Andreas Vollenweider – Quiet Places

Travis Rogers, Jr.

Andreas Vollenweider – Quiet Places

5 mins

It has been more than 10 years since we have heard a new release from famed Swiss harpist Andreas Vollenweider. His new album Quiet Places is so worth the wait.

At the age of 22, he discovered a passion for the harp and, though he is gifted and proficient in piano, wind instruments, and percussion, it is the harp that has set him apart from so many other artists of our time. He has developed a style and approach unique to himself and has event crafted the instrument to his own liking. The results have been over 40 years of astonishing beauty and thought.

I first heard Andreas back in 1979 and I have never looked back.

Andreas’ last release was 2009’s Air, an album of unabashed beauty. Releasing albums at a solid pace since 1979, this decade-long pause has been excruciating for those of us who love his music so much.

Again, it is worth the wait. The great news is that Quiet Places is part one of three new albums. Part two will be Slow Flow and part three will be Dancer. Andreas has also written his first novel, Reflection of Venus. Our idol has not been idle.

On Quiet Places, Andreas teams up with cellist Isabel Gehweiler and drummer/percussionist Walter Keiser. Keiser first played with Andreas in 1981. The 1981 album Behind the Gardens (with Keiser on drums) was my first step into the Vollenweider realm of wonder. 

The results of this teaming of Andreas, Isabel and Walter are beyond tranquil. This album is a pilgrimage into recollection and imagination, emotion and thought.

The album opens with Pygmalion. Pygmalion was both king and sculptor in Greek mythology. The story is that he created a statue of a woman so beautiful that he fell in love with the statue. Isabel Gehweiler’s cello carries the mournful melody against Andreas’ pensive, reflective harp; her tragedy of unattainability against his hope of love. The piece summons reminiscences of plans gone awry, if not astray. 

Polyhymnia is the muse of sacred poetry in Greek mythology. Indeed, Andreas and Isabel create their own sacred hymn of love of creation and the beauty of the world we see. The ascendant theme creates a work of enlightened joy and an expression of gratitude for all that is.

The Pyramidians follows next with a deliberate motion set by Andreas’ harp with Isabel’s cello playing low. The mathematical advances call forth images of ancient architects with their visions of height and splendor. Andreas’ recreates the warm and imaginative sounds that have set him apart for decades.

Following that is Entangled which opens with Andreas on the piano and features Isabel again on the cello. The gorgeous and reverential tones put one in mind of Debussy’s prelude La Cathédrale engloutie. Those numinous chords and the melodic fantasies are mesmerizing and inspiring.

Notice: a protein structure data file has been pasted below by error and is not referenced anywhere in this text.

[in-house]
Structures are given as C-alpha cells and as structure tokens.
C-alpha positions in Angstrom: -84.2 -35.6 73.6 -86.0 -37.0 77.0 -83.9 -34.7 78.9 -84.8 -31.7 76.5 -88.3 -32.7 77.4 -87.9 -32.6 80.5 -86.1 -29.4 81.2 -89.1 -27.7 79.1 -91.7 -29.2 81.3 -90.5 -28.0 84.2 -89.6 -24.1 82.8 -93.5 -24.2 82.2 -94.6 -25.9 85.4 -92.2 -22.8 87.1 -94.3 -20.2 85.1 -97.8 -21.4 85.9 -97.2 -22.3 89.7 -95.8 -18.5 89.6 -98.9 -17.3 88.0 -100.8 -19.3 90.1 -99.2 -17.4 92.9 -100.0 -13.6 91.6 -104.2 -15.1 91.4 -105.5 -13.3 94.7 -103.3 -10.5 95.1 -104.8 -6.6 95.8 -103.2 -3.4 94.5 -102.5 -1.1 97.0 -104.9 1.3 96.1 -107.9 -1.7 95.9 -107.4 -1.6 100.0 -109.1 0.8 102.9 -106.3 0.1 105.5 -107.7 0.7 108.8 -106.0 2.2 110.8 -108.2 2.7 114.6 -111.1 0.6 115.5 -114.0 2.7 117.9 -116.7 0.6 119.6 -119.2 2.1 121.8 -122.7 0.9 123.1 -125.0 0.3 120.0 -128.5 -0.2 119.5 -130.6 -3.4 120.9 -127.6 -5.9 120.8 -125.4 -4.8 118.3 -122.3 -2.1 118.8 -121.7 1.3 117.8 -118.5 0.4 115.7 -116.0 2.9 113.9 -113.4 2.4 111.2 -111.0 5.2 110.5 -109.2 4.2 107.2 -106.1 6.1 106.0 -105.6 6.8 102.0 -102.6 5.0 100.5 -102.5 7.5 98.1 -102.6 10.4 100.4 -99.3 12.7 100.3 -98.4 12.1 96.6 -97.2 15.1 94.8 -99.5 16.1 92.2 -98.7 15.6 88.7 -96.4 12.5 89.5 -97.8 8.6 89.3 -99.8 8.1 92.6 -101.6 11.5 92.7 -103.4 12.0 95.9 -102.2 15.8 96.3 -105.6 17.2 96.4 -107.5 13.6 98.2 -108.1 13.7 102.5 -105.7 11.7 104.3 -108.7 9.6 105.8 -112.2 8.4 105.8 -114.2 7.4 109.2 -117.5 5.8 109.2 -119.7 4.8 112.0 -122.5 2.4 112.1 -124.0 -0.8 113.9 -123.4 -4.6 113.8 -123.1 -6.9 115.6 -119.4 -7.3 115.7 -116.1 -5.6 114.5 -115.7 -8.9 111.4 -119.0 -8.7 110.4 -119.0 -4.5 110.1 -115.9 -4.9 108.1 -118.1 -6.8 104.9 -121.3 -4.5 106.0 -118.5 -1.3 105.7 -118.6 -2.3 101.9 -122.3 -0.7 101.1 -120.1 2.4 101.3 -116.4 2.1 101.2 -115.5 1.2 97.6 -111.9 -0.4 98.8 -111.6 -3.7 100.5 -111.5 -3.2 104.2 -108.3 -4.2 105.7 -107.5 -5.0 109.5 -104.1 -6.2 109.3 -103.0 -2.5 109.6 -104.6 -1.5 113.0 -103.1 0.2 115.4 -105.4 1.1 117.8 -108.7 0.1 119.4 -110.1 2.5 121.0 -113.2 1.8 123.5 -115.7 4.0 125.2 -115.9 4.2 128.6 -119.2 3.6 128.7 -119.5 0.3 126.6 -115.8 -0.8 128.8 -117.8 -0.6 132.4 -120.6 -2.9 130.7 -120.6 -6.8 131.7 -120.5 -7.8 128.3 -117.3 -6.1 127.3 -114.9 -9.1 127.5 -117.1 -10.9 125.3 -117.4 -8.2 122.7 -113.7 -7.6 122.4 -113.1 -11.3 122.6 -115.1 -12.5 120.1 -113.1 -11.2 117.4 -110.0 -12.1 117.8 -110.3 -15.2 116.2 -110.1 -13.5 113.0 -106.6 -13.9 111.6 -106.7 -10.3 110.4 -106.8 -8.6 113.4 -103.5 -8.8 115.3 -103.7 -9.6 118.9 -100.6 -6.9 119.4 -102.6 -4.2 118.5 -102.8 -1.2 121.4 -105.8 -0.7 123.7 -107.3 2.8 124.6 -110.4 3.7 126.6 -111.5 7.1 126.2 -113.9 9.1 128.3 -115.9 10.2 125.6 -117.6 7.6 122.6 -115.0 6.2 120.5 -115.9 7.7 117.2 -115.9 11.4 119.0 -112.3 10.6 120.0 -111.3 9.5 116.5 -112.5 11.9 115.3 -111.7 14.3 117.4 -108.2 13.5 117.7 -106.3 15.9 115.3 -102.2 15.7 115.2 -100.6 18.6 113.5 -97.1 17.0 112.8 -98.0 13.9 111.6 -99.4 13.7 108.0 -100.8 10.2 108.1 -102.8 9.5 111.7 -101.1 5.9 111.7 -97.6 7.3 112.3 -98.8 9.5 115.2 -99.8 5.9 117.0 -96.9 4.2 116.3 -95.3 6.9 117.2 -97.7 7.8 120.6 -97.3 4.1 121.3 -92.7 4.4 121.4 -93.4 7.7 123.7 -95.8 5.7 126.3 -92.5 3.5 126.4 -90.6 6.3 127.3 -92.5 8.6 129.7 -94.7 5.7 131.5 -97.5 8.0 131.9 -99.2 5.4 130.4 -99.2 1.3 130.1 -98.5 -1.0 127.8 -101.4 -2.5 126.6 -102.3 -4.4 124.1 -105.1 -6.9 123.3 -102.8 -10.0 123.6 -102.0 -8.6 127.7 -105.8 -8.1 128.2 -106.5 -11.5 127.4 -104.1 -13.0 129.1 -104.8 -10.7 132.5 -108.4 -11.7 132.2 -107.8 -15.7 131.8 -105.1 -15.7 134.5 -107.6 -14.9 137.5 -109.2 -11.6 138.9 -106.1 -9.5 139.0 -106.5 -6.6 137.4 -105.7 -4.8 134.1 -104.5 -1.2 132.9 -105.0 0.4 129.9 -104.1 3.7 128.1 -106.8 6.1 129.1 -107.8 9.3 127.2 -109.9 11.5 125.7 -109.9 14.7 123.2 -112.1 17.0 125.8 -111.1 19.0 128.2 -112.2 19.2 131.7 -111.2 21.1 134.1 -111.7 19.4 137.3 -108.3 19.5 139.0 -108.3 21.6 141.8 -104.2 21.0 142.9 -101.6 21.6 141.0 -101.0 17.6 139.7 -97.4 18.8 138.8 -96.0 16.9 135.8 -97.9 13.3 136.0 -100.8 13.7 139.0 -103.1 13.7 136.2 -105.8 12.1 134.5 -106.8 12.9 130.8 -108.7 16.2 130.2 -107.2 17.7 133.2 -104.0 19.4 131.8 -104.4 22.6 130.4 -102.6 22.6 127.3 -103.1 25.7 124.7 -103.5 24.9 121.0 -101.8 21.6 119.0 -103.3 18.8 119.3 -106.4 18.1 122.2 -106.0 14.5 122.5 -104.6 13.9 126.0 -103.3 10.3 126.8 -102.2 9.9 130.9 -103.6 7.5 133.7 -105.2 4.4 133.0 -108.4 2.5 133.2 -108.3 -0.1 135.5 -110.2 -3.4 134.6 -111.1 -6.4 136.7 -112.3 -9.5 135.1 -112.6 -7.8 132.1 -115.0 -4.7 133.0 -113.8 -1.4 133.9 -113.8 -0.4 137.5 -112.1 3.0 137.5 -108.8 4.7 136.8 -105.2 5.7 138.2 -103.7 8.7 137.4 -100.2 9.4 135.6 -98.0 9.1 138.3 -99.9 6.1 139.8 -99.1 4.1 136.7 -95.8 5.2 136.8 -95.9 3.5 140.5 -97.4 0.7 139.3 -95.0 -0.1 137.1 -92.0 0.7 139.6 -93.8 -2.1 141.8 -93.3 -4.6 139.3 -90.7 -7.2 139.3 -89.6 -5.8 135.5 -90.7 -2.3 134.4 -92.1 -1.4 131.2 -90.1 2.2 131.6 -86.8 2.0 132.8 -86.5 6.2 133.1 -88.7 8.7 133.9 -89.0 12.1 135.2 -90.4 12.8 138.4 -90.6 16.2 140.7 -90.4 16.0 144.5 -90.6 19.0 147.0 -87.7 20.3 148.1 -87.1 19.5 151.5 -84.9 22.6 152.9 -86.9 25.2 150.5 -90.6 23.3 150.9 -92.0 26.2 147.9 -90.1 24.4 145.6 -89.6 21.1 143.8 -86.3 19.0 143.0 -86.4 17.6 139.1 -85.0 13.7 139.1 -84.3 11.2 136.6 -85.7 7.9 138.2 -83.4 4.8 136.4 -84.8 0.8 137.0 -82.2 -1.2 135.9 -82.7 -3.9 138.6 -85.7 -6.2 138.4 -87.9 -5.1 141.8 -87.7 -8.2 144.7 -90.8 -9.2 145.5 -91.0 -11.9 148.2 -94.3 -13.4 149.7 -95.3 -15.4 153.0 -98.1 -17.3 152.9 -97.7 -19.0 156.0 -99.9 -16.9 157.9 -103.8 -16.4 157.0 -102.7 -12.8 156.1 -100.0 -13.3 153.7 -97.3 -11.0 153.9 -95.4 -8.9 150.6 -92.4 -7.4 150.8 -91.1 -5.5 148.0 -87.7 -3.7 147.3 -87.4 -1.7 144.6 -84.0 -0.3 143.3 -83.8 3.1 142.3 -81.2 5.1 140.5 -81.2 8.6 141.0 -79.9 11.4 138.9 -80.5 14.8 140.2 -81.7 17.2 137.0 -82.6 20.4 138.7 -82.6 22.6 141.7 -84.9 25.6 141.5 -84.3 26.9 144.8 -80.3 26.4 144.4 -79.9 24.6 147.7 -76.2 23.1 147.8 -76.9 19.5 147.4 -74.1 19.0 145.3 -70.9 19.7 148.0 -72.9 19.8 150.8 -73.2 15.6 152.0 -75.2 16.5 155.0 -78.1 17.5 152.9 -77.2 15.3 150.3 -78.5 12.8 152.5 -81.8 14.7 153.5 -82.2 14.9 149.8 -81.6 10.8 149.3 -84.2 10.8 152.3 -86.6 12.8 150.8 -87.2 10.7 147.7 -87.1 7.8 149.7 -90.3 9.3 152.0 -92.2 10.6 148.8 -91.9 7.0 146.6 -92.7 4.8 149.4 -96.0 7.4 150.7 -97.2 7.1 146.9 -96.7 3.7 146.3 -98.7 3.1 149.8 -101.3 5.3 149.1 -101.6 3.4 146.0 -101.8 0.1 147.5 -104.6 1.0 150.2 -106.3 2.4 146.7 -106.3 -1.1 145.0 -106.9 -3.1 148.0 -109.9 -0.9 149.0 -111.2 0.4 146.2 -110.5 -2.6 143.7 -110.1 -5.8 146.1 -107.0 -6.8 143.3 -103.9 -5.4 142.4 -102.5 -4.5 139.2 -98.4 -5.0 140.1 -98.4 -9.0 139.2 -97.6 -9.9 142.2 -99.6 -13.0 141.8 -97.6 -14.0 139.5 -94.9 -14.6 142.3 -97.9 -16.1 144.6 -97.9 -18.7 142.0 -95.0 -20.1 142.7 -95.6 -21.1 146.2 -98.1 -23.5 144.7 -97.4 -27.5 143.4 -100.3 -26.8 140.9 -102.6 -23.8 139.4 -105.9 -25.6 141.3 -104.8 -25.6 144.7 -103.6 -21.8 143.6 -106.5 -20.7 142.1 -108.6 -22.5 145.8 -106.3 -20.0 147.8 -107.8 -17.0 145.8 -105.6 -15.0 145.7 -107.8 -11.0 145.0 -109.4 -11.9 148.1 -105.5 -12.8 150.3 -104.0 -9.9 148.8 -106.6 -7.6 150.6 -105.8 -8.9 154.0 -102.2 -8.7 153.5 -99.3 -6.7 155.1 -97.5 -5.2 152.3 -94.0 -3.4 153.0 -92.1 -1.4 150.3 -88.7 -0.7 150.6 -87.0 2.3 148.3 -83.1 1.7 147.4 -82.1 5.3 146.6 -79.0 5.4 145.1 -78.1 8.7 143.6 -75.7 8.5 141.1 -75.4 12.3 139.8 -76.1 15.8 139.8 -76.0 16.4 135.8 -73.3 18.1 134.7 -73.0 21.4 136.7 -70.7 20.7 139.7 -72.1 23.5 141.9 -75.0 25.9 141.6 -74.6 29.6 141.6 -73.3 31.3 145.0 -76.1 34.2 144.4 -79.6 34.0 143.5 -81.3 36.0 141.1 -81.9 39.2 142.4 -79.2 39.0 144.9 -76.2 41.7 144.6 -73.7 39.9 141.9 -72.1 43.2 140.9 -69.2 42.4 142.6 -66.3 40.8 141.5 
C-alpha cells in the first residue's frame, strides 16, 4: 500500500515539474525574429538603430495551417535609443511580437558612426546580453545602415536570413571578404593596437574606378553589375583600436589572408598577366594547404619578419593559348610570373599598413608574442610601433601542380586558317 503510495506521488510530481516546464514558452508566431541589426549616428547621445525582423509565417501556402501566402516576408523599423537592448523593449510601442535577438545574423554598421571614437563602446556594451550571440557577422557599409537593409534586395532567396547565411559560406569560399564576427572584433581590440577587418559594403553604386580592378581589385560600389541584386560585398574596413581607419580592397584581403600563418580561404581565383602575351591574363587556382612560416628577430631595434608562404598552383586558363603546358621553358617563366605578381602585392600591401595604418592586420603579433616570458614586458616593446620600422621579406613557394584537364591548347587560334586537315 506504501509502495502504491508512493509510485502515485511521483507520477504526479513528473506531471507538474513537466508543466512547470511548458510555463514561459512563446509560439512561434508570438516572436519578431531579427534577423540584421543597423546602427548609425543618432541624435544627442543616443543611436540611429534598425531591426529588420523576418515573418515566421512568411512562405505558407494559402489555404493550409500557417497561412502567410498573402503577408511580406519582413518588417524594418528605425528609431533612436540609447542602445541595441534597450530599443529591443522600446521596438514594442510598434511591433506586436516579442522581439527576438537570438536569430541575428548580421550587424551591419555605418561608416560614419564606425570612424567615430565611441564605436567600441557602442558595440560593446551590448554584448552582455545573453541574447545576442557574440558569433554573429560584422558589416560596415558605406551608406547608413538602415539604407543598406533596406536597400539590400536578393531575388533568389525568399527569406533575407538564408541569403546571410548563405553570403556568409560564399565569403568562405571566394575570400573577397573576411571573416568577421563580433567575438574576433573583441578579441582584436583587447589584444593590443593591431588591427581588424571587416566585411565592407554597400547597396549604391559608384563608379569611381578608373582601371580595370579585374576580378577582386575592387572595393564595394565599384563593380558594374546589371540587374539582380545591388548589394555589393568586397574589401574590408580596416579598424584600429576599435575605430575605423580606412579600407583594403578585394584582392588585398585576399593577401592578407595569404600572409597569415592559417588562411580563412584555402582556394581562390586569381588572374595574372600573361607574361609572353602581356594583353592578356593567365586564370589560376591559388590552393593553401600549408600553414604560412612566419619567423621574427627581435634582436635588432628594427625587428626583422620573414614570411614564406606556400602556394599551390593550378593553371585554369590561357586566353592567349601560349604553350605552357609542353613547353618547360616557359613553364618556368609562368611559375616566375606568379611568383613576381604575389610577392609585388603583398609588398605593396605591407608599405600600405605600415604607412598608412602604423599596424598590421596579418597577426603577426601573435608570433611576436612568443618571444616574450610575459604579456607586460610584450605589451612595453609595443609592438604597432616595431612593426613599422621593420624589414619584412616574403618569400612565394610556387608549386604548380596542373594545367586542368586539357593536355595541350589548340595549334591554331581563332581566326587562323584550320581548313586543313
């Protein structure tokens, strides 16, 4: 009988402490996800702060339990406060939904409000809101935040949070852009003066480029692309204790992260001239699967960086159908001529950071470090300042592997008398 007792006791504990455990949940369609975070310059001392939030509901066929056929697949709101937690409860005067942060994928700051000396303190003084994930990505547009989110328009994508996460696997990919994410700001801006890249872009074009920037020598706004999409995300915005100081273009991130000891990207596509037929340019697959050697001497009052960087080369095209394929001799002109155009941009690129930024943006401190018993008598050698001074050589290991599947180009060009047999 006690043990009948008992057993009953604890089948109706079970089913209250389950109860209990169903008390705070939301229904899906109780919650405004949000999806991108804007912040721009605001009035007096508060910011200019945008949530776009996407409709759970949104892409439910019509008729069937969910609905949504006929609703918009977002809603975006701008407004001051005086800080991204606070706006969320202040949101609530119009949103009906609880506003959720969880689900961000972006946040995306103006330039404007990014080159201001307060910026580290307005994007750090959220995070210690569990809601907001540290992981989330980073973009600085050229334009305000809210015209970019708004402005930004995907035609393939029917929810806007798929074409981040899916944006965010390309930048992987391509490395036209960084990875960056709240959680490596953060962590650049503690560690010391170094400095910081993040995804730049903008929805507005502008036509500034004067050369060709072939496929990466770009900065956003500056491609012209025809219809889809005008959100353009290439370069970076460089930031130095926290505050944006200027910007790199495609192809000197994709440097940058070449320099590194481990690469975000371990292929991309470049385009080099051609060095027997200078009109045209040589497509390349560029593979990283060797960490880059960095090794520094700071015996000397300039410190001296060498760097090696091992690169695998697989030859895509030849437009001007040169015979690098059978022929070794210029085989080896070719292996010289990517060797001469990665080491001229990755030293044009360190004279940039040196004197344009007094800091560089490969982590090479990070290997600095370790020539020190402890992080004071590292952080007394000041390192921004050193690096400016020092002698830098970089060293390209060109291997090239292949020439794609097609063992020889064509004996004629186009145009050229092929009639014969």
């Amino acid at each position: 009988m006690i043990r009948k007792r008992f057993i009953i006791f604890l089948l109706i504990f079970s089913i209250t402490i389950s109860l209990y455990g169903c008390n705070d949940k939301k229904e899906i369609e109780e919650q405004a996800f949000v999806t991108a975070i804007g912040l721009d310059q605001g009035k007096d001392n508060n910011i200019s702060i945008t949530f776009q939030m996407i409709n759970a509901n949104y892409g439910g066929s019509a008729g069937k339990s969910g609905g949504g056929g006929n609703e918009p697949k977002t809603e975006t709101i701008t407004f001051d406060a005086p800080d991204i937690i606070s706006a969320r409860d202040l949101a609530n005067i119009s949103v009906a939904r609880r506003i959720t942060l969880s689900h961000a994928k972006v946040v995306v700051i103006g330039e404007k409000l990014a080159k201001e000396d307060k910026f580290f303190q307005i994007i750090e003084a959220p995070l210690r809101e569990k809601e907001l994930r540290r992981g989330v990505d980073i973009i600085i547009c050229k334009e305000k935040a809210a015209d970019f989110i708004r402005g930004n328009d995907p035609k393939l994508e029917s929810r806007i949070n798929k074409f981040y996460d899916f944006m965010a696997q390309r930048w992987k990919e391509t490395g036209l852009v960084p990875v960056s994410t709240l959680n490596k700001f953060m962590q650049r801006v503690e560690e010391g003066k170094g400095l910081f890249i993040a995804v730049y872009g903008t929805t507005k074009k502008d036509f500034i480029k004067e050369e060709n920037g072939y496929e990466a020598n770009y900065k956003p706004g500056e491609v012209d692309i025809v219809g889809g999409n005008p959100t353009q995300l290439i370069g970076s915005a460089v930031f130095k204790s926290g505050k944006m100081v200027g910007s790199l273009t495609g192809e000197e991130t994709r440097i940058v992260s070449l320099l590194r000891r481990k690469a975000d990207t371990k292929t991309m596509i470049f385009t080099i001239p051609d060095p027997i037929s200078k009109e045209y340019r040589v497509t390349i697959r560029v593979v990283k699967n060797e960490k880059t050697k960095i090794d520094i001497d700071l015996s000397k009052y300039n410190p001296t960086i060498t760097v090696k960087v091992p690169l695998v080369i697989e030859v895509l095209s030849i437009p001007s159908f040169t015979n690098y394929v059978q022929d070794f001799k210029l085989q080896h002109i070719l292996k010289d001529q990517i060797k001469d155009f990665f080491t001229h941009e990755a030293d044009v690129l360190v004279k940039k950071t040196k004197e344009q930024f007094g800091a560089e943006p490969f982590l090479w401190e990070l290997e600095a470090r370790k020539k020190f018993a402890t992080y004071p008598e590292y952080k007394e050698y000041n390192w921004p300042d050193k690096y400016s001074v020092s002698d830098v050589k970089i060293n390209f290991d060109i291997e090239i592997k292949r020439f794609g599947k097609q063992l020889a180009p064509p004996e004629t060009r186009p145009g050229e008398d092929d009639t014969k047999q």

Come to the Quiet Place is an invitation to contemplation. With Isabel’s cello and Walter on the drums, Andreas calls from deep to the deep with is ever-so-soft vocalizations. The synthesis of vocal tonality, harp strumming, bowing of the cello, and percussive drive are compelling. 

Venus in the Mirror opens with the beautiful tremolo of Isabel followed by the delicate touch of Andreas. The intoxicating beauty of Venus is matched only by her reflection. That same beauty is reflected between Andreas and Isabel.

Bella Smiling is almost a ballad with drummer Walter Keiser as the only accompanist with Andreas. It is a beautiful melodic line with dynamic runs from Andreas. Andreas sings or intones softly, adding to the theme. I don’t know who Bella is but she must be adorable. The melody is playful and delicate, full of hope and joy. Listen for the indiscernible lyrics to put a smile on your own face.

Wanderungen (Hikes) features Andreas on the piano and Isabel on the cello, again. The wandering motifs and tones invoke visions of open vistas and running water. The piano yields beautifully, soulfully, to Andreas’ touch and the emotions that well up are both warm and sometimes melancholy. But the feeling of gratitude is never far away.

Sculpture features Isabel and Walter and opens with a bowing of the cello and beat of the snare that lay beautiful groundwork for Andreas’ airy tones. Isabel’s droning cello draws memories of the Mongolian band The Hu. Then come the East Asian motifs that absolutely transport the listener. An extraordinary piece.

 The album closes with Fields of Blue. The melody is almost liturgical and the spiritual flights of the harp with the groundedness of the cello is something nothing short of rapturous. Then the duo takes off into a Middle Eastern interlude before returning to the warmth and wonder of the theme.

The performances on the album are nothing short of flawless. That was to be expected. And the improvisations also what we have come to love and admire and even expect. But it is not expectation that accompanies the loveliness of Andreas Vollenweider—it is expectancy. The expectancy that comes from faith from what he has done before and the knowledge that something marvelous is about to happen.

Quiet Places was indeed worth the wait.

~Travis Rogers, Jr. is The Jazz Owl

This article was orginally reported by
Travis Rogers, Jr.

Travis is the Publisher with Nicole and is the Editor-in-Chief and Sales Manager.